I repeat, I have not met one intelligent, educated person in China, male or female, who wasn't insistent on discussing these things since the day I arrived in 2002. At that time they all wanted to discuss how bad things were and how bad their government had been. Now they all want to discuss how much things are improving at such an incredible pace, and how amazingly good this current government is.

Based on everything you have written about her, Tina strikes me as a very intelligent Chinese woman. She seems open minded, forward thinking, and fully capable of thinking "outside the box". She seems exactly like the kind of Chinese woman, like my own wife, who would want to, neigh, would insist upon, discussing the features of China that you say you were reluctant to discuss because she might not be interested.

Are you kidding me???

No, that was not one of the actual questions. (giggle)

The questions are:

1. Is it possible that through your own force of personality and your own voicing of your opinions/thought/observations of what you were seeing in China that you were being so controlling of every discussion that Tina was reluctant to tell you her own thoughts on all these things, and you were thereby ignoring the absolute best source of information you could possibly have on the current state of the very things that were of such concern to you?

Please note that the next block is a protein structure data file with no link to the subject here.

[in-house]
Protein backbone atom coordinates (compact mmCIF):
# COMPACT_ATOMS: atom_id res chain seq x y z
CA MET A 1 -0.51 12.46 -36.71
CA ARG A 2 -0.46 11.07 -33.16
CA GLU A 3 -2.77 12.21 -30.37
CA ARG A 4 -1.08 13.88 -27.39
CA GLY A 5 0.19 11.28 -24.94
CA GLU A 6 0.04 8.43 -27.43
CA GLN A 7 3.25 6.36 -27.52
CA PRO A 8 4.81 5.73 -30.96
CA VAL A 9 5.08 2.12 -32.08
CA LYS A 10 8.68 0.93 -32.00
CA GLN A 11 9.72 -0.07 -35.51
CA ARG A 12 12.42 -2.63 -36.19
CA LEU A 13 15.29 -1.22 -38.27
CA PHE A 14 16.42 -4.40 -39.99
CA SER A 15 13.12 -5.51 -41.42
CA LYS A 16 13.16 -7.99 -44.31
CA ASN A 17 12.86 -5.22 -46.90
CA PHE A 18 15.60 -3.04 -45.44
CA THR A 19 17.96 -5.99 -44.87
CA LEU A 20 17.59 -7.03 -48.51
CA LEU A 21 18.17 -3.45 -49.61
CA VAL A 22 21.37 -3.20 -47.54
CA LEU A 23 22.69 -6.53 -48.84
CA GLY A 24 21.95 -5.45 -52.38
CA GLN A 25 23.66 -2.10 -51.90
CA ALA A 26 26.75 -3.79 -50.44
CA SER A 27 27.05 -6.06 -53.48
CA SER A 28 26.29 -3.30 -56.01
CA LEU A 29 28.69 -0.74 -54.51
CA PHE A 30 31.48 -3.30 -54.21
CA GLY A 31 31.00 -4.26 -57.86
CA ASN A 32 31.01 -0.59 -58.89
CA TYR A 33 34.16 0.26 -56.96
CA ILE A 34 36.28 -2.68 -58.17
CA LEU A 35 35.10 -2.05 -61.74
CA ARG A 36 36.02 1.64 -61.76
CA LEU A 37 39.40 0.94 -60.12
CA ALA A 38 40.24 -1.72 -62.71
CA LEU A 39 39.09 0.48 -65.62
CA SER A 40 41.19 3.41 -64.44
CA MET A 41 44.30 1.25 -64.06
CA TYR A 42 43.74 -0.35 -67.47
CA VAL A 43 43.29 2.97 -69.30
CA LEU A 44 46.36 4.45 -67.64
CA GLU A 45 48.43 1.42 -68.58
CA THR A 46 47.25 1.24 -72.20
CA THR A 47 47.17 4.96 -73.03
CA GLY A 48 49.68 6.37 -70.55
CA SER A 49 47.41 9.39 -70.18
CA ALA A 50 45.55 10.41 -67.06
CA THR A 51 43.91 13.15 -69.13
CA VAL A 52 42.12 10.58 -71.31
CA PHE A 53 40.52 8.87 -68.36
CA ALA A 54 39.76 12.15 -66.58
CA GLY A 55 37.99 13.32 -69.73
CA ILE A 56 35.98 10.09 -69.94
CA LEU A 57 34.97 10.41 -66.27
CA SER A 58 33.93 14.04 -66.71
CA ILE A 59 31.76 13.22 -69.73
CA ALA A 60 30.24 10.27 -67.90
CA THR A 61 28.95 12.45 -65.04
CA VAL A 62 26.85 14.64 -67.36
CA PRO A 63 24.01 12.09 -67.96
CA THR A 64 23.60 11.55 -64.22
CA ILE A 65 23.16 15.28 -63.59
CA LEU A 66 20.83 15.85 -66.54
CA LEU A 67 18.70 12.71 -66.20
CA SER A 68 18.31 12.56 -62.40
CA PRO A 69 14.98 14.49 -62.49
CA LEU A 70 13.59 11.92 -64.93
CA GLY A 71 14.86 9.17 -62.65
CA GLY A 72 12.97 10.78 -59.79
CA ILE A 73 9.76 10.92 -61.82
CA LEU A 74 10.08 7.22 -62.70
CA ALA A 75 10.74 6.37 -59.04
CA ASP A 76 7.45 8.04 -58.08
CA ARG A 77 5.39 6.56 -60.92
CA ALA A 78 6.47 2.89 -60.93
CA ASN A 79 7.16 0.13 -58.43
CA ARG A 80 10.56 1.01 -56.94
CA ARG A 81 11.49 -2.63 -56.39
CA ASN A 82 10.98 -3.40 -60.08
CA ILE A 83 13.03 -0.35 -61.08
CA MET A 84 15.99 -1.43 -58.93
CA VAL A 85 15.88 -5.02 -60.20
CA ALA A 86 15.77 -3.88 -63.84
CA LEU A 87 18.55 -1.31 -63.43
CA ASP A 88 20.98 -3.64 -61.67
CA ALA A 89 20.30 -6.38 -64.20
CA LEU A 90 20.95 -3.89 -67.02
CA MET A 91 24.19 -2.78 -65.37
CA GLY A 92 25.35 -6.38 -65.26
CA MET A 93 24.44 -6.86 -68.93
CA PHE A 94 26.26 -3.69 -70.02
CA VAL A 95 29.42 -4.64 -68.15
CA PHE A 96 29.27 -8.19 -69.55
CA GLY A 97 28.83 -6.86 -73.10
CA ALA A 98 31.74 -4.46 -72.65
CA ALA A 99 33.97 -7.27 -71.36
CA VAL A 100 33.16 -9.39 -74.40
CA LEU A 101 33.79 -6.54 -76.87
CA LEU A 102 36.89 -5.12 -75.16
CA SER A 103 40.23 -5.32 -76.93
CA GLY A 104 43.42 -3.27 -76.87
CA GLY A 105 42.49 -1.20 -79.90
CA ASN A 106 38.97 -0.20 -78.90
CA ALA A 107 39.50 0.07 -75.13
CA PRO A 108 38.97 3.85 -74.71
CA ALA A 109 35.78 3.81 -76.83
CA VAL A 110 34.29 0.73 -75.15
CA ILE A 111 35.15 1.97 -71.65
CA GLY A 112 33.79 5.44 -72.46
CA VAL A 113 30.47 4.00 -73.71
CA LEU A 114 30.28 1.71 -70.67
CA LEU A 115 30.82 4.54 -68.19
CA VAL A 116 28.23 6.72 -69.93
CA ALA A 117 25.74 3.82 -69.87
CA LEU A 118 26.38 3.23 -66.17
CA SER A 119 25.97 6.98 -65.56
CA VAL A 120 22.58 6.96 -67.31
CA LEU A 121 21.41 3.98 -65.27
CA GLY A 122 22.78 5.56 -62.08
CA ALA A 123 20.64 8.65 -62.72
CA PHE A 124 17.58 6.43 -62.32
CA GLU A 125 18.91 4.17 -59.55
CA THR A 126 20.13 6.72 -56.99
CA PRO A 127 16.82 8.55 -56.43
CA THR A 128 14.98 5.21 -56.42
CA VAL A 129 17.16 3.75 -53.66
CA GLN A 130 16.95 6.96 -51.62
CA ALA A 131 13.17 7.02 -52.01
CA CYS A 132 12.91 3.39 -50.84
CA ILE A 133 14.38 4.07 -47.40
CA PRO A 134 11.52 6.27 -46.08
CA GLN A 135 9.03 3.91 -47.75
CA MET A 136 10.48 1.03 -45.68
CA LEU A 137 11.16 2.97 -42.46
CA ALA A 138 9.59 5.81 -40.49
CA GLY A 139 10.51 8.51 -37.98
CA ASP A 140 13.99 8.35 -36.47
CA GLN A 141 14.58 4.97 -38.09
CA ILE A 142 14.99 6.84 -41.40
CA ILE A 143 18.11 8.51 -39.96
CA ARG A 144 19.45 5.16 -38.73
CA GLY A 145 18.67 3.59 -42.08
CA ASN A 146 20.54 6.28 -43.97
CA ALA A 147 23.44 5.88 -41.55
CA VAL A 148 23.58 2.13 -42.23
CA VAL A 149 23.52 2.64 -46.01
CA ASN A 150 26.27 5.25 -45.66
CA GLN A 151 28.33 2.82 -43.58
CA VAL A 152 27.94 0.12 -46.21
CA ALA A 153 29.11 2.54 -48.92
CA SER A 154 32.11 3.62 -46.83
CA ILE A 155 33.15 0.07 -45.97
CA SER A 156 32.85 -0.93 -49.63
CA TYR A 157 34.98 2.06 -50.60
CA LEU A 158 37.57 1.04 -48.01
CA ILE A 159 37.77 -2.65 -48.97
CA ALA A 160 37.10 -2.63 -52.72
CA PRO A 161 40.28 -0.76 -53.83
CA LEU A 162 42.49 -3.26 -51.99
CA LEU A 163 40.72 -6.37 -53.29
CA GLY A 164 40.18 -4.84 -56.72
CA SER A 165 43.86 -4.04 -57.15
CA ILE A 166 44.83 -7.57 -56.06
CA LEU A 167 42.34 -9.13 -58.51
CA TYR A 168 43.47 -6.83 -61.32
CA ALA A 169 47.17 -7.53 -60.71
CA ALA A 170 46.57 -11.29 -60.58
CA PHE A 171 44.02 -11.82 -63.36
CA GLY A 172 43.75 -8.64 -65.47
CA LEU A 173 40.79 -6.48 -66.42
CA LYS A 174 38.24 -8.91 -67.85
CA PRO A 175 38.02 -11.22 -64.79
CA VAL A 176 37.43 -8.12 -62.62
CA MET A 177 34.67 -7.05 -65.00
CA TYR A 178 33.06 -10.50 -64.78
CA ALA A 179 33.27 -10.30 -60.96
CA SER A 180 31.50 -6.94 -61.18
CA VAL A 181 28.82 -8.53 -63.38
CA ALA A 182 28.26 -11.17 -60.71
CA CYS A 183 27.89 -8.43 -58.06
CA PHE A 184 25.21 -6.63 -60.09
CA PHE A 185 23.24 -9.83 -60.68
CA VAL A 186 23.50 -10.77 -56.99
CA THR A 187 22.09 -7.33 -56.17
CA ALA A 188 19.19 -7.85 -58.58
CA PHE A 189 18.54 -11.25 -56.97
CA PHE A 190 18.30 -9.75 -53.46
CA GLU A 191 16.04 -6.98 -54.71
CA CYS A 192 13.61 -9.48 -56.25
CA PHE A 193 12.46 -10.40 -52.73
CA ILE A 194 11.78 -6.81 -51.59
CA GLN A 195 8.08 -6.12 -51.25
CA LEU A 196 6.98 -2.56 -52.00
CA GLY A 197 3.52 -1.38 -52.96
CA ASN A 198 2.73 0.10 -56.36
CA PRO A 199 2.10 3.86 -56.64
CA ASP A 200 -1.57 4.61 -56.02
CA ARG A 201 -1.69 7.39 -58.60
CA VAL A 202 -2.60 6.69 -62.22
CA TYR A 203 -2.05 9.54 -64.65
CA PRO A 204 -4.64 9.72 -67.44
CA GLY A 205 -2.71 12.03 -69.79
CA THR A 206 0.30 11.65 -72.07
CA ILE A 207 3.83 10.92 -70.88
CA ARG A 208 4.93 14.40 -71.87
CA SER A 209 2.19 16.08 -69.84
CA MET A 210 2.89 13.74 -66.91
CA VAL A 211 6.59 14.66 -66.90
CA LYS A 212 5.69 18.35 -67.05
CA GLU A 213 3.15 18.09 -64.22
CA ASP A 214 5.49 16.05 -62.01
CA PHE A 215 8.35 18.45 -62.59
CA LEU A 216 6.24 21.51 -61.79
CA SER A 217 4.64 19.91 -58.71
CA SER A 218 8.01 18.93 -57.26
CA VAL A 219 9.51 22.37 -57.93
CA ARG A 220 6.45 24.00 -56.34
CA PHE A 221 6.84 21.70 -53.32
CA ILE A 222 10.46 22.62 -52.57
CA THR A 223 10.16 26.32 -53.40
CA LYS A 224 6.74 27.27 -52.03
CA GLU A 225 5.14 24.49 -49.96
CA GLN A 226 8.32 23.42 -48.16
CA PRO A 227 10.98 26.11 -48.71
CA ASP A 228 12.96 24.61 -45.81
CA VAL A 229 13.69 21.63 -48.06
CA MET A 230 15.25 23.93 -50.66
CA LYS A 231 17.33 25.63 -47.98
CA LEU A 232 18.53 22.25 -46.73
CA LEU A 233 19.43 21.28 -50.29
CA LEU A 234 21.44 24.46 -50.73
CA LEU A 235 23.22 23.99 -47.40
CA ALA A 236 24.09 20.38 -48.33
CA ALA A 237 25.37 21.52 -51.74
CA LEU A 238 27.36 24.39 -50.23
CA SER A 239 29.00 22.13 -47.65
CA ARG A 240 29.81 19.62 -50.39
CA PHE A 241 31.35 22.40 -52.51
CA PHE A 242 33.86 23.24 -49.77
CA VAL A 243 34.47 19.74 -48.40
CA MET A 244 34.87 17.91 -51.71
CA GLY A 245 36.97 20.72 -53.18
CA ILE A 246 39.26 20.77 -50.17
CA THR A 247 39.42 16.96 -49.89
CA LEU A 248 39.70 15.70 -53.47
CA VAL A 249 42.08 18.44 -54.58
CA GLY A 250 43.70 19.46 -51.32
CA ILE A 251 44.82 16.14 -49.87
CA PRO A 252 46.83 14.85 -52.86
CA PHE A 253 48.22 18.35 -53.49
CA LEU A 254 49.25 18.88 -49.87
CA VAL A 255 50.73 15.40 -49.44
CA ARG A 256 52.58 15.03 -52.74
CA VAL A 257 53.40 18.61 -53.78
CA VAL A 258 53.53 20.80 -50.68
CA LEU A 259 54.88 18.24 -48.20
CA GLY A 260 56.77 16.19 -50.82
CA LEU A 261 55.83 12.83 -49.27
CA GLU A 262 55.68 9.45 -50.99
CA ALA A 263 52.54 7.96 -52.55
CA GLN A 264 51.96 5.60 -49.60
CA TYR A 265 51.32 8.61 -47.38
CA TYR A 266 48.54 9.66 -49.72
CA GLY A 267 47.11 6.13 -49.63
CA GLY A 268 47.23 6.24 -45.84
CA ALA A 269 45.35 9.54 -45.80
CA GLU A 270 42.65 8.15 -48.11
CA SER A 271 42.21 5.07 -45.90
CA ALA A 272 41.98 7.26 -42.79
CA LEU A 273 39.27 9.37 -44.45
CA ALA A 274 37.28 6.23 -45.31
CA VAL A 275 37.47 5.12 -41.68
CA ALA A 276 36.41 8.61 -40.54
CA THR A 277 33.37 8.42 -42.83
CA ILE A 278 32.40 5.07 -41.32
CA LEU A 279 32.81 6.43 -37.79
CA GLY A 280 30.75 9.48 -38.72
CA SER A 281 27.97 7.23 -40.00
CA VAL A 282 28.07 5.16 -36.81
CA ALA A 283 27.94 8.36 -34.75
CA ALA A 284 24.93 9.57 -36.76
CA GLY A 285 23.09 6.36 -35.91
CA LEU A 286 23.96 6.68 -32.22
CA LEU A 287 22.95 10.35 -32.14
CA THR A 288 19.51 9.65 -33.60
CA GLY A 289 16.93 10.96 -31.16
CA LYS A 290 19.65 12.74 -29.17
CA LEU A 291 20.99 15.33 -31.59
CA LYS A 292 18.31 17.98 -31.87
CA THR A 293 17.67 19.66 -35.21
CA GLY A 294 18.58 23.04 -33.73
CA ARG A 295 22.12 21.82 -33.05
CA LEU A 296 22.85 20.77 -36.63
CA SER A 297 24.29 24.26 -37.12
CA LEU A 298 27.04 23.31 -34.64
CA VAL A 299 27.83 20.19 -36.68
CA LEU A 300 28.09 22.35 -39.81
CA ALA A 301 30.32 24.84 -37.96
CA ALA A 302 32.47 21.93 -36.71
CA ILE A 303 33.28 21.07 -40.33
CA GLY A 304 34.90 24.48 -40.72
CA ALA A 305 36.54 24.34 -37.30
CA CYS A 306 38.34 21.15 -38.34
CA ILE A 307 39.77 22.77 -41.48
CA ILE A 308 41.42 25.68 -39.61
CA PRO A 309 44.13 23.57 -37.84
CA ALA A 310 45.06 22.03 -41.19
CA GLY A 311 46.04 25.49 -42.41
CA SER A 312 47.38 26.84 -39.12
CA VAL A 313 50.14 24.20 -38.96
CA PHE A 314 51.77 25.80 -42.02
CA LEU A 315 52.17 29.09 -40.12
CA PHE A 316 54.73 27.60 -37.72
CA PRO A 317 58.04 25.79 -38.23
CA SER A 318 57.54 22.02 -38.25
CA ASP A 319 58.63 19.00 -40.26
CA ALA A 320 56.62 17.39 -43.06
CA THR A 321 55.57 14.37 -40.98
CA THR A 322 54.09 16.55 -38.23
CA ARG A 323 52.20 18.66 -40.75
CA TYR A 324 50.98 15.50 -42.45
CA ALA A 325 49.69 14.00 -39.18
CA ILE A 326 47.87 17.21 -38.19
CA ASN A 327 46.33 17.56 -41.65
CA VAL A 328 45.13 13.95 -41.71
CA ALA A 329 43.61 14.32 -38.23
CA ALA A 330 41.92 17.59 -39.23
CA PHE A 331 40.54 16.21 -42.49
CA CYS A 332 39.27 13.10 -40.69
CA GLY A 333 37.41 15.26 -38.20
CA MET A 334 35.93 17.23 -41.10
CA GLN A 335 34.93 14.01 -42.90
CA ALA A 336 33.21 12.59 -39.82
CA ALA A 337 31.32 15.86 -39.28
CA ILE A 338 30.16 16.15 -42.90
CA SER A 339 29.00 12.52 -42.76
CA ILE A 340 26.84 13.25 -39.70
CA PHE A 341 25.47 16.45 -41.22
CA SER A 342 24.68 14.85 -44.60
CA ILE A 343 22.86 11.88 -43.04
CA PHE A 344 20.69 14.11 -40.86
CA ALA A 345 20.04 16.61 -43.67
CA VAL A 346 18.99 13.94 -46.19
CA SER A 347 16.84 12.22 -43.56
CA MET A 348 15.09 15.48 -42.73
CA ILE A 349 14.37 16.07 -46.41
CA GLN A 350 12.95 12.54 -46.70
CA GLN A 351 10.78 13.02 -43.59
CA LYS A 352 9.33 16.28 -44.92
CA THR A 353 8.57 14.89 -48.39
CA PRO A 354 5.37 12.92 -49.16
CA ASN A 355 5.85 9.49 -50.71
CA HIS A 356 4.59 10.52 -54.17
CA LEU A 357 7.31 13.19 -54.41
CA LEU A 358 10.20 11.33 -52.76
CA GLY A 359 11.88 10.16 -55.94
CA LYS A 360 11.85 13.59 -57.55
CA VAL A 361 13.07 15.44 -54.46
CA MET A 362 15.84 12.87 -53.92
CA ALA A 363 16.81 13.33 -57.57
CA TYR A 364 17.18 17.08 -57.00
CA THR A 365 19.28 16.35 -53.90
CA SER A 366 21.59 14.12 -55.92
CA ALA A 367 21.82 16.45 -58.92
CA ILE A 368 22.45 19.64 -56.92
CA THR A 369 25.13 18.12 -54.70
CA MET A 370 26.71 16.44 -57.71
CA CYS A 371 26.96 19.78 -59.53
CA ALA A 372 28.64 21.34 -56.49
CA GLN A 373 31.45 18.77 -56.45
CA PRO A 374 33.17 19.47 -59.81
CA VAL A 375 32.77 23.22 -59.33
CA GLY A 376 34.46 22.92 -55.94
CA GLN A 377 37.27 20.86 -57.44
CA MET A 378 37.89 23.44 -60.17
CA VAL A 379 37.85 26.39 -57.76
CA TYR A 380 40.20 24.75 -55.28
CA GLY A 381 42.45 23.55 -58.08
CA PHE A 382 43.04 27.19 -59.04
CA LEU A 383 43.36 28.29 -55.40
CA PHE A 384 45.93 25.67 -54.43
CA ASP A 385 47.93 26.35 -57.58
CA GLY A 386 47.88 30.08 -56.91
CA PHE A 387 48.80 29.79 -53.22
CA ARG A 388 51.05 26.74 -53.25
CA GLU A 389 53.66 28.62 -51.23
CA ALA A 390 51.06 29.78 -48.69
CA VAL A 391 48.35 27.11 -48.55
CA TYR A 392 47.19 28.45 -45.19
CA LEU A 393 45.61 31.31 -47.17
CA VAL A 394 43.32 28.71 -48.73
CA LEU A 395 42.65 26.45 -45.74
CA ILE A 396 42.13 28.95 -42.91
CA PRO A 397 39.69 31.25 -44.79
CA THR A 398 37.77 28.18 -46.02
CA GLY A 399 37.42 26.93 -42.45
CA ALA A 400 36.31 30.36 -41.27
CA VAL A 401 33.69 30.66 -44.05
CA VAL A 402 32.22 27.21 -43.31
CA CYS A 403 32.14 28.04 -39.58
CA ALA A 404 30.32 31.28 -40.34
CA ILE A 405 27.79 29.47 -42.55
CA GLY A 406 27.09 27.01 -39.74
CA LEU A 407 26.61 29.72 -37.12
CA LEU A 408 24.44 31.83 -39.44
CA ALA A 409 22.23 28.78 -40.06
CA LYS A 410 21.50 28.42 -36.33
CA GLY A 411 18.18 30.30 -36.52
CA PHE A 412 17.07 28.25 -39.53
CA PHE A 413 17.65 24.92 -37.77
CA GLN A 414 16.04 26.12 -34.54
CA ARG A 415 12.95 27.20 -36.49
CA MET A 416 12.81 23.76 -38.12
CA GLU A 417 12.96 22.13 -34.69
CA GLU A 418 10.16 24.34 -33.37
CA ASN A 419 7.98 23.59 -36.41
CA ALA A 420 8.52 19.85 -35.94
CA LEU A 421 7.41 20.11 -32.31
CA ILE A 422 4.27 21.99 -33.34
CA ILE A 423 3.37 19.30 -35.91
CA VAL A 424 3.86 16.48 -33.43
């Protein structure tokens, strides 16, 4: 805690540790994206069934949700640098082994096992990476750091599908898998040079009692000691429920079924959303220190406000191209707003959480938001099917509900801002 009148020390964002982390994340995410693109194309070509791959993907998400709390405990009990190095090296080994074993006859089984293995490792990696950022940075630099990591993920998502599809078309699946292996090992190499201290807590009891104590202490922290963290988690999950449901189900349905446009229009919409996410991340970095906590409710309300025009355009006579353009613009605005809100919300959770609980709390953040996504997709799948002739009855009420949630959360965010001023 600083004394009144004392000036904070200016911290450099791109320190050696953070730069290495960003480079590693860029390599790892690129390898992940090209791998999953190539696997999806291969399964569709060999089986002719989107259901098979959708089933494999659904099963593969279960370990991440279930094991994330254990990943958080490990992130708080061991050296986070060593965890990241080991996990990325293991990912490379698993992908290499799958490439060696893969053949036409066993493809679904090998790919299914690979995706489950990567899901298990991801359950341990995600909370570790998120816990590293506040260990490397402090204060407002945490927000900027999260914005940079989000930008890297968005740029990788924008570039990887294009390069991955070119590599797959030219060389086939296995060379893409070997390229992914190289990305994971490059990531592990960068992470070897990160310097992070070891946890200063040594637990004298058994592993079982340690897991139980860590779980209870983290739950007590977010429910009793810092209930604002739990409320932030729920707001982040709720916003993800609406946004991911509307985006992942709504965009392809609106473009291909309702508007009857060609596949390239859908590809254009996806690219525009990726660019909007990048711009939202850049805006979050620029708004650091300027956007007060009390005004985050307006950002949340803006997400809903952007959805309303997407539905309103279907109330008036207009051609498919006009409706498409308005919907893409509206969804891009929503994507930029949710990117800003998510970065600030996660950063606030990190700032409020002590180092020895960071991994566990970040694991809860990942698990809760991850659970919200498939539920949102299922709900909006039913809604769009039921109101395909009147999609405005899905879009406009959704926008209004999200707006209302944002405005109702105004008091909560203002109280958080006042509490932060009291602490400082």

2. Besides observations of smog in China, bus rides on mountain highways and endless meanderings through public washrooms equipped with only squat toilets, what sources are you using to educate yourself on what China is doing today to improve itself and the lives of its people, if you are not discussing these very things with your intelligent and thoughtful Chinese girlfriend?

Be warned, my friend, that I ask these questions before proceeding on to the statement you have made that truly dumbfounded me, being:

"The Chinese government seemed obsessed with development at all costs."

@anonymous13285 repeated and even exaggerated it by saying "I too love China I but fear for the people as their government goes full speed with no environmental concern or for it's people."

(@Christopher53 - I have some serious bones to pick with you that I promise will come up in comments on this comment, so don't blank out. (wait))

Barry, where are you getting this stuff?